Webinar: Spring seminar keynote IISeminar
Ludovic Phalippou (University of Oxford) will present his research: 'An Inconvenient Fact: Private Equity Returns & The Billionaire Factory'.
As you know, we will not be able to convene this year for our spring seminar due to the ongoing corona crisis. However, we do remain positive that advancements are being made in Europe with vaccinations and other preventative measures and are thus hopeful that our Fall seminar will take place on location.
Per Strömberg and Ludovic Phalippou were scheduled to present during the Spring seminar in Riga (22-24 March) but will instead host separate webinars to showcase their research.
Both presentations speak to the relevance of private equity (PE) in the institutional investment landscape.
This comes on the back of a very interesting year for the asset class. According to a recently published Bain & Co. report, there was a slump in transactions due to the COVID-19 pandemic, but the largest PE managers “sprinted to the finish” in the second half of 2020. PE firms closed a total of $592 billion in deal value in 2020, up 8% from 2019 and 7% higher than the five-year average of $555 billion. The percentage of debt used in buyout transactions accelerated in 2020; nearly 80% of transactions were leveraged at more than six times earnings before interest, taxes, depreciation and amortization.
2020 was also a year in which special purpose acquisition companies (SPACs) garnered intense interest from investors. Many SPACs are sponsored by PE, and they raised more than $40 billion last year for the purpose of mergers. In 2020, 248 SPACs raised a total of $83 billion, up from a mere 19 SPACs raising less than $20 billion the year before.
13 April (16:00 CET) - Ludovic Phalippou
Ludovic will present his paper ‘An Inconvenient Fact: Private Equity Returns & The Billionaire Factory’, which has been widely circulated and commented upon. The paper (which he worked on for 15 years) shows that PE funds have returned about the same as public equity indices since at least 2006. Large public pension funds have received a net Multiple of Money (MoM) that sits within a narrow 1.51 to 1.54 range, similar to what stock markets have returned. Yet, the estimated total performance fee collected by these PE funds is estimated to be $230 billion, most of which goes to a relatively small number of individuals. This is illustrated by a striking statistic: the number of PE multibillionaires rose from 3 in 2005 to 22 in 2020.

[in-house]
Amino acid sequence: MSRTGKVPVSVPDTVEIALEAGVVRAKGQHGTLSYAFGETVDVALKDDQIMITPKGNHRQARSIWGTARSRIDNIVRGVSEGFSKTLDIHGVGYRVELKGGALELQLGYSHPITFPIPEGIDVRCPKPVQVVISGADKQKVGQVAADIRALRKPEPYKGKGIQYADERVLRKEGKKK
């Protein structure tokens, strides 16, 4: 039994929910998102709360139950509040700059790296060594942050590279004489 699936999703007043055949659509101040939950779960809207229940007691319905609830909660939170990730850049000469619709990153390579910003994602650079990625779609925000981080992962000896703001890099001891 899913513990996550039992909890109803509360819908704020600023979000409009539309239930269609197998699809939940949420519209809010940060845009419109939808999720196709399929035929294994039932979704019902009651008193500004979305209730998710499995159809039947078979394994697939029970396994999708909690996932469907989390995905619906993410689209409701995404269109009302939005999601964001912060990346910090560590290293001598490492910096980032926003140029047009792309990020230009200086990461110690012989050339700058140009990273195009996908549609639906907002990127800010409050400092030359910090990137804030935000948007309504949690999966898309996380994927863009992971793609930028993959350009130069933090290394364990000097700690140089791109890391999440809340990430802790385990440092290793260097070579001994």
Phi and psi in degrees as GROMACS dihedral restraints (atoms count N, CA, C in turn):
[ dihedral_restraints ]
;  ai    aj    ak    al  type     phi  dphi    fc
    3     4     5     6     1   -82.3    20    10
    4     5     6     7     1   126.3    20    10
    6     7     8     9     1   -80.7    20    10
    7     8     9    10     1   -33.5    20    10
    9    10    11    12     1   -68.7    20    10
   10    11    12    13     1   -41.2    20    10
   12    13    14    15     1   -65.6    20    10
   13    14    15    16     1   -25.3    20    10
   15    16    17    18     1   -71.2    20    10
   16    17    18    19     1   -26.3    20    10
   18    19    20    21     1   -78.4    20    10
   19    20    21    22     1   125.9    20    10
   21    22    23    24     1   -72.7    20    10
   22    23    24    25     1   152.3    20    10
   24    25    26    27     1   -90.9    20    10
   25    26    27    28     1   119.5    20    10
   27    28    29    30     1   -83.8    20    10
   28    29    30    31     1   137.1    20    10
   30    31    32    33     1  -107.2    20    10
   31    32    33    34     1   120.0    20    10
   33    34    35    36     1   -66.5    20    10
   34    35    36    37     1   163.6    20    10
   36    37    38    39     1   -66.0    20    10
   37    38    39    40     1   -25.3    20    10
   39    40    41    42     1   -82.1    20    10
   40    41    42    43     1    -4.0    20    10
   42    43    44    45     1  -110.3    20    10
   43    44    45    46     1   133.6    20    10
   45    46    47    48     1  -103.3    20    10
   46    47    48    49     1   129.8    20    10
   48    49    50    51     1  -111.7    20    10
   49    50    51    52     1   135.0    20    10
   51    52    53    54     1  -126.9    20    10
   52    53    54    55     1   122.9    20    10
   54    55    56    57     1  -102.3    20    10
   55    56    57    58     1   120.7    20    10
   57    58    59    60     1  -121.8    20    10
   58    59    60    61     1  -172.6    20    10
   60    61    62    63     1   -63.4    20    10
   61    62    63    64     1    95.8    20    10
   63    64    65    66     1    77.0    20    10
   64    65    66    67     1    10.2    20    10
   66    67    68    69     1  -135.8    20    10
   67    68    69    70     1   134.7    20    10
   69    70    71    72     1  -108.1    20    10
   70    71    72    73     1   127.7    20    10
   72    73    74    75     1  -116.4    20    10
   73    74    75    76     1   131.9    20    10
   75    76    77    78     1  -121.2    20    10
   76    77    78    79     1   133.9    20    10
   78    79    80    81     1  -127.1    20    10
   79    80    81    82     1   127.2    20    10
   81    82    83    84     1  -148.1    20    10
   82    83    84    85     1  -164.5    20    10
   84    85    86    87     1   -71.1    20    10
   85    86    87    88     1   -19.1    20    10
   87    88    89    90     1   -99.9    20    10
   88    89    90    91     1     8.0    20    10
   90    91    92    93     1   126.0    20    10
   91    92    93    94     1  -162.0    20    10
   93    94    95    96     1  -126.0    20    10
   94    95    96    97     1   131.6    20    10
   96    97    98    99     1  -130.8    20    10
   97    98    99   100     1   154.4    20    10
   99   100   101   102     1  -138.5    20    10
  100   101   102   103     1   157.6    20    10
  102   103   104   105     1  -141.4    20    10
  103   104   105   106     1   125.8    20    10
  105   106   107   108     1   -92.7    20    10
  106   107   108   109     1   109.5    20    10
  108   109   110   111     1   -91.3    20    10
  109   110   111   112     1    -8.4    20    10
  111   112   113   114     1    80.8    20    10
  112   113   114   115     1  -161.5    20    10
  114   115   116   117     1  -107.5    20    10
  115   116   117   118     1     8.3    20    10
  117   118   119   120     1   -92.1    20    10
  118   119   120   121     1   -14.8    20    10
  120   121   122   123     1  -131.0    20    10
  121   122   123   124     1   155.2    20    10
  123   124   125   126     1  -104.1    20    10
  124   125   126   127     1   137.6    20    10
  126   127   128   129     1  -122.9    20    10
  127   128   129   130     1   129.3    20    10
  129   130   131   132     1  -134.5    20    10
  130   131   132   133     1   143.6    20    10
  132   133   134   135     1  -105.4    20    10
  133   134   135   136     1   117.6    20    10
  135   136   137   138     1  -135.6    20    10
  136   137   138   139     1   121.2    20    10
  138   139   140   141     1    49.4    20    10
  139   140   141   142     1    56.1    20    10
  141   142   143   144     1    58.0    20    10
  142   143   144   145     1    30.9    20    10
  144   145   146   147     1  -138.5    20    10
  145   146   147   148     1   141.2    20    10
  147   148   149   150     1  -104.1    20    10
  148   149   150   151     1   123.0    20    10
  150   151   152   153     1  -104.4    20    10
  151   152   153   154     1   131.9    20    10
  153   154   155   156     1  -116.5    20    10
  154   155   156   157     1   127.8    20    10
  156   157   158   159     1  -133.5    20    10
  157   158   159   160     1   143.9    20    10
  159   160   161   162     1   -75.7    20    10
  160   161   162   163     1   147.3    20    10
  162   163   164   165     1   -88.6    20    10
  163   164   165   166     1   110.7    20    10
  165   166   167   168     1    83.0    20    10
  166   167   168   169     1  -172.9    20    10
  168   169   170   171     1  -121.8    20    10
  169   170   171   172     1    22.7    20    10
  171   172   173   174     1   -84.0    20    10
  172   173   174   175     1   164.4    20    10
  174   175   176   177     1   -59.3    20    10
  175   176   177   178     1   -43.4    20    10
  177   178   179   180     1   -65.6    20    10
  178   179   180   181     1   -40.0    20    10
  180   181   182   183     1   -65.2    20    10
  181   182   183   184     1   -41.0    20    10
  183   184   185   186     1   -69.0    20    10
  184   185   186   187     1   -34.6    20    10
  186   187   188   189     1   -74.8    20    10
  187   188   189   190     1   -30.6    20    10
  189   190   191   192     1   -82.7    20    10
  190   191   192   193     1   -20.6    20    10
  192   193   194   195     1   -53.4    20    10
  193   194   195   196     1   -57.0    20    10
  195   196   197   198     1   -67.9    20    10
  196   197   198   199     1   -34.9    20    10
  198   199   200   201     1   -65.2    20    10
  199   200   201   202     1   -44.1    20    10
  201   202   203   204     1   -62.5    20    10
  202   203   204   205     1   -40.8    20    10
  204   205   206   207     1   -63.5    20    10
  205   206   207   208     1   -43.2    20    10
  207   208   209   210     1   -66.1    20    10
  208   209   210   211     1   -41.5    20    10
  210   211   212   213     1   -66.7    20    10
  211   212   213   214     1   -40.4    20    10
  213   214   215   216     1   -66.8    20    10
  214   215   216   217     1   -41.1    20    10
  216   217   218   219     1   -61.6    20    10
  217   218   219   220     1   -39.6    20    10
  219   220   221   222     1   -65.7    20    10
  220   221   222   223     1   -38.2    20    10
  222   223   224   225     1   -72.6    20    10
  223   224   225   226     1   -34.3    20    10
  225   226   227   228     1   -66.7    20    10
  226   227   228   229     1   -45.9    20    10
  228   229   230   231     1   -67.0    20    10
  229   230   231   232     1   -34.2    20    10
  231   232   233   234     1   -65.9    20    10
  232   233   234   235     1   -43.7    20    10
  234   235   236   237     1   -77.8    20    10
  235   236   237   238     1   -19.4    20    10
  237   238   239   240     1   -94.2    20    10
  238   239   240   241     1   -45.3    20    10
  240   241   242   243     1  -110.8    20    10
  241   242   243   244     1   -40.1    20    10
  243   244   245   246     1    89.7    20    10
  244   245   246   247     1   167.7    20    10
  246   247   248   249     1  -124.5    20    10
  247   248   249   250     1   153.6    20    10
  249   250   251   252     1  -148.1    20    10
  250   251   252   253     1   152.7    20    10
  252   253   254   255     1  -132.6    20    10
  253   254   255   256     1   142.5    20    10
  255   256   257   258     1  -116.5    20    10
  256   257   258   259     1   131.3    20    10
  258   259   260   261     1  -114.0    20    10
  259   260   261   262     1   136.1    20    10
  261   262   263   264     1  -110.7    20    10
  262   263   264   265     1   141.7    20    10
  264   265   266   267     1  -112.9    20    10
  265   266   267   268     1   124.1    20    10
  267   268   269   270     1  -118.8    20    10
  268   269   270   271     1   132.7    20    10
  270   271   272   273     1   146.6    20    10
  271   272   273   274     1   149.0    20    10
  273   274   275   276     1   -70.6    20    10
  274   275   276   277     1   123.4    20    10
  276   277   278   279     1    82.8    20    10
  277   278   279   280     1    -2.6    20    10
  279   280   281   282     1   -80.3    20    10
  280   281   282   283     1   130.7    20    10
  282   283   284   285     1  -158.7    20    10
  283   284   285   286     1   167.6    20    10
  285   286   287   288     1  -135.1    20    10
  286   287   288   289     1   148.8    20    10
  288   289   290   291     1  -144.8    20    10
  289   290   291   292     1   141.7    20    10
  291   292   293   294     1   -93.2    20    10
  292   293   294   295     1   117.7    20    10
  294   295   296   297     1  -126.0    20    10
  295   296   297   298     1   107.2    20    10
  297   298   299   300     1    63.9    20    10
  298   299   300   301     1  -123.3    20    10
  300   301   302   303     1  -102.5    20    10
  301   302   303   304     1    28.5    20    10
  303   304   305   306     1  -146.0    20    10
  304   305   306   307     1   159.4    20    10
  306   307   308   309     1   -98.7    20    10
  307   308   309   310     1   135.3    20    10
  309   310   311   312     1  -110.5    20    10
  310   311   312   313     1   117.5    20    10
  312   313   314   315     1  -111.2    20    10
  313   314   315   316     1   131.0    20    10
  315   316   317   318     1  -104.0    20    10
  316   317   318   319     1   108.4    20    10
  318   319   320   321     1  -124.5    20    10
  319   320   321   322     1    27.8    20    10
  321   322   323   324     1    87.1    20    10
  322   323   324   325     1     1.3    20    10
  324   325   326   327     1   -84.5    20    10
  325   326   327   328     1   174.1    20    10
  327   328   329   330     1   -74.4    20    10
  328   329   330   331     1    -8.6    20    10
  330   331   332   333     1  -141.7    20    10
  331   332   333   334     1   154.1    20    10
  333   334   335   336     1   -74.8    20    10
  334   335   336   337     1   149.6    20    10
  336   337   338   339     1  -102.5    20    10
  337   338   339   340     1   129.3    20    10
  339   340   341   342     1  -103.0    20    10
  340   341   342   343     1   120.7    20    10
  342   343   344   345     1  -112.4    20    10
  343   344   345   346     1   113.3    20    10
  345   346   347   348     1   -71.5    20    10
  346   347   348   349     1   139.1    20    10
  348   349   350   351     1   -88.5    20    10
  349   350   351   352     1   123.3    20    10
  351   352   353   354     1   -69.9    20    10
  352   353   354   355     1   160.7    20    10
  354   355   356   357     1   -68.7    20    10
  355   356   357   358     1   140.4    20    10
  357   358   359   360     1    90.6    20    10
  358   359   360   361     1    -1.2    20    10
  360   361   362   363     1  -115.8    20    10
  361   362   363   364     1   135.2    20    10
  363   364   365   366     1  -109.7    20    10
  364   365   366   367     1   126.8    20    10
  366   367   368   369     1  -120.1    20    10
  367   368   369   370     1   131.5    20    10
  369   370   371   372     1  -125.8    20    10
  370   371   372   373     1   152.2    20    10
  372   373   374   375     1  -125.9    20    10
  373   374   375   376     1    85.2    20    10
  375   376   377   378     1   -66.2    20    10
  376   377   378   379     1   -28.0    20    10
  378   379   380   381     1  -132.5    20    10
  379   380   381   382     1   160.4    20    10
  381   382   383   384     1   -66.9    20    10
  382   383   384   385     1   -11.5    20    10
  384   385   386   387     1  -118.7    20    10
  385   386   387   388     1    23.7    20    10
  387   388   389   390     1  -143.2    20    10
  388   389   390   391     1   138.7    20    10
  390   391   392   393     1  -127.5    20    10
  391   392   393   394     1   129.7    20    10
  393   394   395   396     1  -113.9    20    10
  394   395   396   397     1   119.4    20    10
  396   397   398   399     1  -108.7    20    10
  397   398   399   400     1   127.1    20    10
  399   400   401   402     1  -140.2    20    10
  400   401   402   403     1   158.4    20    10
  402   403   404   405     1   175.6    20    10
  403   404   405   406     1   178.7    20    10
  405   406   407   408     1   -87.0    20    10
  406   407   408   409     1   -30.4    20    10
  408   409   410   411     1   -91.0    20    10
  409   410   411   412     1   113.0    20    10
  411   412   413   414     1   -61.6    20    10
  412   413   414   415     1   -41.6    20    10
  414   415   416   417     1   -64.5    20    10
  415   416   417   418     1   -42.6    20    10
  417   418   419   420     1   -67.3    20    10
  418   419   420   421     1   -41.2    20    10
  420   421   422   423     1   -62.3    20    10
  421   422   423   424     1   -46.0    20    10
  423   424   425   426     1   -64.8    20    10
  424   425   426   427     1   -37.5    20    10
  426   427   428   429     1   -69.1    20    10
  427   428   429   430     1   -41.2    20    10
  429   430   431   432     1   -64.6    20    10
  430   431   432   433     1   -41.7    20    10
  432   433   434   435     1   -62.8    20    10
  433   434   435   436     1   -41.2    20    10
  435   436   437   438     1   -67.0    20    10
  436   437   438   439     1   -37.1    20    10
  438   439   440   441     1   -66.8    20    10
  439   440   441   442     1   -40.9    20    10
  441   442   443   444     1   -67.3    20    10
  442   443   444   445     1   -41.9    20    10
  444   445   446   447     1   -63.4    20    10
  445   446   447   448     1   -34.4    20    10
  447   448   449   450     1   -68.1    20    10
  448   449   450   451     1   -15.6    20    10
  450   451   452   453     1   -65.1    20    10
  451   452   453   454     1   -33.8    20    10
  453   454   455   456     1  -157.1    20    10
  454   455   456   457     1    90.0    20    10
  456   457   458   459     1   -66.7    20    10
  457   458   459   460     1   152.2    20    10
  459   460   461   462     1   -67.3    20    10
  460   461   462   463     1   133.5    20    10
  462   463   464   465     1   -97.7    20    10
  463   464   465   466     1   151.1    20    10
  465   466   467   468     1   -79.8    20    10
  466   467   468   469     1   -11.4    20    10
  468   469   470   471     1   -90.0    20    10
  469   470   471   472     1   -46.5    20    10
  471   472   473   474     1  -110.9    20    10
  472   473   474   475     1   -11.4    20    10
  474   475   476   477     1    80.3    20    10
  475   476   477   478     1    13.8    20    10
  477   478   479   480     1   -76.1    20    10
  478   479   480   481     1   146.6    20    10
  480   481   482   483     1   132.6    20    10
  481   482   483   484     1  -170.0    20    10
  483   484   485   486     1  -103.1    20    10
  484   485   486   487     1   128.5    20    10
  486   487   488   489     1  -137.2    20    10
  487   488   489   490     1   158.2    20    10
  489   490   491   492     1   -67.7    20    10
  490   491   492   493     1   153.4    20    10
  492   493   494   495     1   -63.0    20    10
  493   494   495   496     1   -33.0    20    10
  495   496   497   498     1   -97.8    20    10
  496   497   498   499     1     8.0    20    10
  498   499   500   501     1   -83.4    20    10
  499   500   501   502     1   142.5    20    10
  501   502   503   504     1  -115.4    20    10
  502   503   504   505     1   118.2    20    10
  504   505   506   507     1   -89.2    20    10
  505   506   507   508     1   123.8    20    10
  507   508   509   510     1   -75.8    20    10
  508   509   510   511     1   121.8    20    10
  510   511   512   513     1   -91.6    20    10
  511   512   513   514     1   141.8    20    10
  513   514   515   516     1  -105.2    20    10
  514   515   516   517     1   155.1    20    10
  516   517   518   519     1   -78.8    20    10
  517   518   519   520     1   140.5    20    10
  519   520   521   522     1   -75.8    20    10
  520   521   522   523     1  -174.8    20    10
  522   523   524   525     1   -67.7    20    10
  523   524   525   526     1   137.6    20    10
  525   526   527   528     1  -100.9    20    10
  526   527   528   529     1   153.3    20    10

“How could this be an economic equilibrium? […]A combination of features - misleading performance information that was presented to investors, the fees being higher than those recorded in any other investment vehicles, the high transaction costs and the many layers of potential agency conflicts – suggested the outcome was unlikely to be positive for investors[…and]some people have become extraordinarily rich. That wealth will not return to pensioners, universities, etc.”
Register for the webinar via: https://zoom.us/webinar/register/4316132996416/WN_PDR_dMijS5q3jqY82KeP5g
About the presenter
Ludovic is Professor of Financial Economics at the University of Oxford Said Business School and Head of the Finance, Accounting & Management Economics group at the University of Oxford Said Business School.
He authored the best-selling book “Private equity laid bare” and is the host of a podcast series with the same name. He has been named as one of “The 40 Most Outstanding Business School Profs Under 40 In The World” by the business education website Poets&Quants in 2014.
He specializes in the areas of private equity that are of interest to investors in that asset class, such as fee tracking, interest alignment, and return benchmarking. Ludovic has strong links with the industry, routinely speaks at practitioner conferences, and appears in the media internationally. Ludovic’s research papers have been widely cited in academia, in the press, and in regulatory circles.
He worked with a number of large institutional investors on their private equity investment decisions and benchmarking systems. At Oxford, Ludovic teaches ‘Asset Management’ and ‘Private Equity’. Ludovic achieved a degree in Economics from Toulouse School of Economics; a Master in Economics and a Master in Mathematical Finance both from the University of Southern California; and a PhD in Finance from INSEAD.